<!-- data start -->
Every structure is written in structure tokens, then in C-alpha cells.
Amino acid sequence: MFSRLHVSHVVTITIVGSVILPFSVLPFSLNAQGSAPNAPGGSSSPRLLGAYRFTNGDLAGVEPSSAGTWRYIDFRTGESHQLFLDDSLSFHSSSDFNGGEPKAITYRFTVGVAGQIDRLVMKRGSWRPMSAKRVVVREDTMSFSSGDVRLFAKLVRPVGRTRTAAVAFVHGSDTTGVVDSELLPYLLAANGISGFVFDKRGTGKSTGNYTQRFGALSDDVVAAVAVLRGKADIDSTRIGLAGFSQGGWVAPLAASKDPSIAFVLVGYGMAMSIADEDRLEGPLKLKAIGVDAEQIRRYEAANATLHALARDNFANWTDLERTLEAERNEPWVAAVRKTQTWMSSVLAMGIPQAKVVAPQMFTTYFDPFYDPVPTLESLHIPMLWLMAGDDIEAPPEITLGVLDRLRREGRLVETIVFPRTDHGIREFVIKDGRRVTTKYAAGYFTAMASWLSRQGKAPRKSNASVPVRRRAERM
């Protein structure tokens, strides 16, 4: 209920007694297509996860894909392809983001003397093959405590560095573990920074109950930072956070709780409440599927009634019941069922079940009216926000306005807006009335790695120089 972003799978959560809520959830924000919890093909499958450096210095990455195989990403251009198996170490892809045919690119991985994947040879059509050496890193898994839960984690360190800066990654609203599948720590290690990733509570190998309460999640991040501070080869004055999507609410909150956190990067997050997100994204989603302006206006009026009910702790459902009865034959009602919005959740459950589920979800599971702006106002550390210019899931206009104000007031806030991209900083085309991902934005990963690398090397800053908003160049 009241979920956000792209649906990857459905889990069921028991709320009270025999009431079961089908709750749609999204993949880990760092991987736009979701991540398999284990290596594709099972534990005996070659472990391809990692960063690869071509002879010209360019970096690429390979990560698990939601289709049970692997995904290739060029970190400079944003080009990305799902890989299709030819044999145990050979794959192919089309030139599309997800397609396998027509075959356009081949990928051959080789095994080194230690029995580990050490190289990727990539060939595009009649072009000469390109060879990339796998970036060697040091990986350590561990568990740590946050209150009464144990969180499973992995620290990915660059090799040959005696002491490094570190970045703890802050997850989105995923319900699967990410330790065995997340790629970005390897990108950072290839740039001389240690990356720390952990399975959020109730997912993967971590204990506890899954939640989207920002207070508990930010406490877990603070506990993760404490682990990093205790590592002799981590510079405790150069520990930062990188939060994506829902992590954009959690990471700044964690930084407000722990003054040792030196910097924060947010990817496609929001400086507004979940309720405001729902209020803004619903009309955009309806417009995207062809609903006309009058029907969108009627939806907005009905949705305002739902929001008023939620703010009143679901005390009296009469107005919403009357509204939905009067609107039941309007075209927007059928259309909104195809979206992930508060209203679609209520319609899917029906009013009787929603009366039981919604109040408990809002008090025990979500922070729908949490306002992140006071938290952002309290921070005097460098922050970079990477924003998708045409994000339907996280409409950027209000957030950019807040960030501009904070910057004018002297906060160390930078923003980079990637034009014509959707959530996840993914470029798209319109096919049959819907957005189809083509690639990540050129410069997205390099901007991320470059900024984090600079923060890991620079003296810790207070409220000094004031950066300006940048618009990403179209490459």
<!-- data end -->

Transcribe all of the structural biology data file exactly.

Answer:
Every structure is written in structure tokens, then in C-alpha cells.
Amino acid sequence: MFSRLHVSHVVTITIVGSVILPFSVLPFSLNAQGSAPNAPGGSSSPRLLGAYRFTNGDLAGVEPSSAGTWRYIDFRTGESHQLFLDDSLSFHSSSDFNGGEPKAITYRFTVGVAGQIDRLVMKRGSWRPMSAKRVVVREDTMSFSSGDVRLFAKLVRPVGRTRTAAVAFVHGSDTTGVVDSELLPYLLAANGISGFVFDKRGTGKSTGNYTQRFGALSDDVVAAVAVLRGKADIDSTRIGLAGFSQGGWVAPLAASKDPSIAFVLVGYGMAMSIADEDRLEGPLKLKAIGVDAEQIRRYEAANATLHALARDNFANWTDLERTLEAERNEPWVAAVRKTQTWMSSVLAMGIPQAKVVAPQMFTTYFDPFYDPVPTLESLHIPMLWLMAGDDIEAPPEITLGVLDRLRREGRLVETIVFPRTDHGIREFVIKDGRRVTTKYAAGYFTAMASWLSRQGKAPRKSNASVPVRRRAERM
């Protein structure tokens, strides 16, 4: 209920007694297509996860894909392809983001003397093959405590560095573990920074109950930072956070709780409440599927009634019941069922079940009216926000306005807006009335790695120089 972003799978959560809520959830924000919890093909499958450096210095990455195989990403251009198996170490892809045919690119991985994947040879059509050496890193898994839960984690360190800066990654609203599948720590290690990733509570190998309460999640991040501070080869004055999507609410909150956190990067997050997100994204989603302006206006009026009910702790459902009865034959009602919005959740459950589920979800599971702006106002550390210019899931206009104000007031806030991209900083085309991902934005990963690398090397800053908003160049 009241979920956000792209649906990857459905889990069921028991709320009270025999009431079961089908709750749609999204993949880990760092991987736009979701991540398999284990290596594709099972534990005996070659472990391809990692960063690869071509002879010209360019970096690429390979990560698990939601289709049970692997995904290739060029970190400079944003080009990305799902890989299709030819044999145990050979794959192919089309030139599309997800397609396998027509075959356009081949990928051959080789095994080194230690029995580990050490190289990727990539060939595009009649072009000469390109060879990339796998970036060697040091990986350590561990568990740590946050209150009464144990969180499973992995620290990915660059090799040959005696002491490094570190970045703890802050997850989105995923319900699967990410330790065995997340790629970005390897990108950072290839740039001389240690990356720390952990399975959020109730997912993967971590204990506890899954939640989207920002207070508990930010406490877990603070506990993760404490682990990093205790590592002799981590510079405790150069520990930062990188939060994506829902992590954009959690990471700044964690930084407000722990003054040792030196910097924060947010990817496609929001400086507004979940309720405001729902209020803004619903009309955009309806417009995207062809609903006309009058029907969108009627939806907005009905949705305002739902929001008023939620703010009143679901005390009296009469107005919403009357509204939905009067609107039941309007075209927007059928259309909104195809979206992930508060209203679609209520319609899917029906009013009787929603009366039981919604109040408990809002008090025990979500922070729908949490306002992140006071938290952002309290921070005097460098922050970079990477924003998708045409994000339907996280409409950027209000957030950019807040960030501009904070910057004018002297906060160390930078923003980079990637034009014509959707959530996840993914470029798209319109096919049959819907957005189809083509690639990540050129410069997205390099901007991320470059900024984090600079923060890991620079003296810790207070409220000094004031950066300006940048618009990403179209490459």